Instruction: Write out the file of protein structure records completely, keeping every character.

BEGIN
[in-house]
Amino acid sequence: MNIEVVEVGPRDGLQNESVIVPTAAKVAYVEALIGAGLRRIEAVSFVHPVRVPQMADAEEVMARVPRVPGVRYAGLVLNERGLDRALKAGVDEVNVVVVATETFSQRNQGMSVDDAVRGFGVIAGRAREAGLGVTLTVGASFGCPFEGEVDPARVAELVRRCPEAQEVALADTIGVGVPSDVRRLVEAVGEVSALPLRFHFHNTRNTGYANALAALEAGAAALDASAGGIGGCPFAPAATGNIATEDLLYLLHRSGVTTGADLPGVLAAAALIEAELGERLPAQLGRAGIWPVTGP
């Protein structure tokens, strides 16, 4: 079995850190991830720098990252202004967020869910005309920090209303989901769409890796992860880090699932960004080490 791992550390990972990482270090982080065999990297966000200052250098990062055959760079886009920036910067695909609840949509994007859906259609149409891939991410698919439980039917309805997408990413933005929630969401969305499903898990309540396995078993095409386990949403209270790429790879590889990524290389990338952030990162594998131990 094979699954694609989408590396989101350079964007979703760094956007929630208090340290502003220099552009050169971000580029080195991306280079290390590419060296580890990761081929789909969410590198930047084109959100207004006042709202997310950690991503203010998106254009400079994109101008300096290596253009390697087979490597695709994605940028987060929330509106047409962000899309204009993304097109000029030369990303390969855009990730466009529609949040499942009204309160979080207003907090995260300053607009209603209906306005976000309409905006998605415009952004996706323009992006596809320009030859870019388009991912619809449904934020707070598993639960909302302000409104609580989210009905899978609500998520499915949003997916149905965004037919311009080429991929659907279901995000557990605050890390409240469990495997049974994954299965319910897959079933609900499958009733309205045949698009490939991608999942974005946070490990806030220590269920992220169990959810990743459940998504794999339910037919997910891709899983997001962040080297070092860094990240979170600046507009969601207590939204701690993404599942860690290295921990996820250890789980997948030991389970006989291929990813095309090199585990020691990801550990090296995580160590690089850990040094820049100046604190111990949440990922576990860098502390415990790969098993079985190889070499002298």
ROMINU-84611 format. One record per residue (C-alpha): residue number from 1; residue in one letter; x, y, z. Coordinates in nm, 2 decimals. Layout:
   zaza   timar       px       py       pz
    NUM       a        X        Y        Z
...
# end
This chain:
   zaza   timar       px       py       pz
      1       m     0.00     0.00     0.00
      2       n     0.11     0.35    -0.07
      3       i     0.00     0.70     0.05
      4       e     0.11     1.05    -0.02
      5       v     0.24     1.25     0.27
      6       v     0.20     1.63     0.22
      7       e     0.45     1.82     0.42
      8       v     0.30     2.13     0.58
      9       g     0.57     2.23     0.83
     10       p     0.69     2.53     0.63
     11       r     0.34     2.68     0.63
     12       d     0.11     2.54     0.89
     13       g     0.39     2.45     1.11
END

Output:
[in-house]
Amino acid sequence: MNIEVVEVGPRDGLQNESVIVPTAAKVAYVEALIGAGLRRIEAVSFVHPVRVPQMADAEEVMARVPRVPGVRYAGLVLNERGLDRALKAGVDEVNVVVVATETFSQRNQGMSVDDAVRGFGVIAGRAREAGLGVTLTVGASFGCPFEGEVDPARVAELVRRCPEAQEVALADTIGVGVPSDVRRLVEAVGEVSALPLRFHFHNTRNTGYANALAALEAGAAALDASAGGIGGCPFAPAATGNIATEDLLYLLHRSGVTTGADLPGVLAAAALIEAELGERLPAQLGRAGIWPVTGP
């Protein structure tokens, strides 16, 4: 079995850190991830720098990252202004967020869910005309920090209303989901769409890796992860880090699932960004080490 791992550390990972990482270090982080065999990297966000200052250098990062055959760079886009920036910067695909609840949509994007859906259609149409891939991410698919439980039917309805997408990413933005929630969401969305499903898990309540396995078993095409386990949403209270790429790879590889990524290389990338952030990162594998131990 094979699954694609989408590396989101350079964007979703760094956007929630208090340290502003220099552009050169971000580029080195991306280079290390590419060296580890990761081929789909969410590198930047084109959100207004006042709202997310950690991503203010998106254009400079994109101008300096290596253009390697087979490597695709994605940028987060929330509106047409962000899309204009993304097109000029030369990303390969855009990730466009529609949040499942009204309160979080207003907090995260300053607009209603209906306005976000309409905006998605415009952004996706323009992006596809320009030859870019388009991912619809449904934020707070598993639960909302302000409104609580989210009905899978609500998520499915949003997916149905965004037919311009080429991929659907279901995000557990605050890390409240469990495997049974994954299965319910897959079933609900499958009733309205045949698009490939991608999942974005946070490990806030220590269920992220169990959810990743459940998504794999339910037919997910891709899983997001962040080297070092860094990240979170600046507009969601207590939204701690993404599942860690290295921990996820250890789980997948030991389970006989291929990813095309090199585990020691990801550990090296995580160590690089850990040094820049100046604190111990949440990922576990860098502390415990790969098993079985190889070499002298």
ROMINU-84611 format. One record per residue (C-alpha): residue number from 1; residue in one letter; x, y, z. Coordinates in nm, 2 decimals. Layout:
   zaza   timar       px       py       pz
    NUM       a        X        Y        Z
...
# end
This chain:
   zaza   timar       px       py       pz
      1       m     0.00     0.00     0.00
      2       n     0.11     0.35    -0.07
      3       i     0.00     0.70     0.05
      4       e     0.11     1.05    -0.02
      5       v     0.24     1.25     0.27
      6       v     0.20     1.63     0.22
      7       e     0.45     1.82     0.42
      8       v     0.30     2.13     0.58
      9       g     0.57     2.23     0.83
     10       p     0.69     2.53     0.63
     11       r     0.34     2.68     0.63
     12       d     0.11     2.54     0.89
     13       g     0.39     2.45     1.11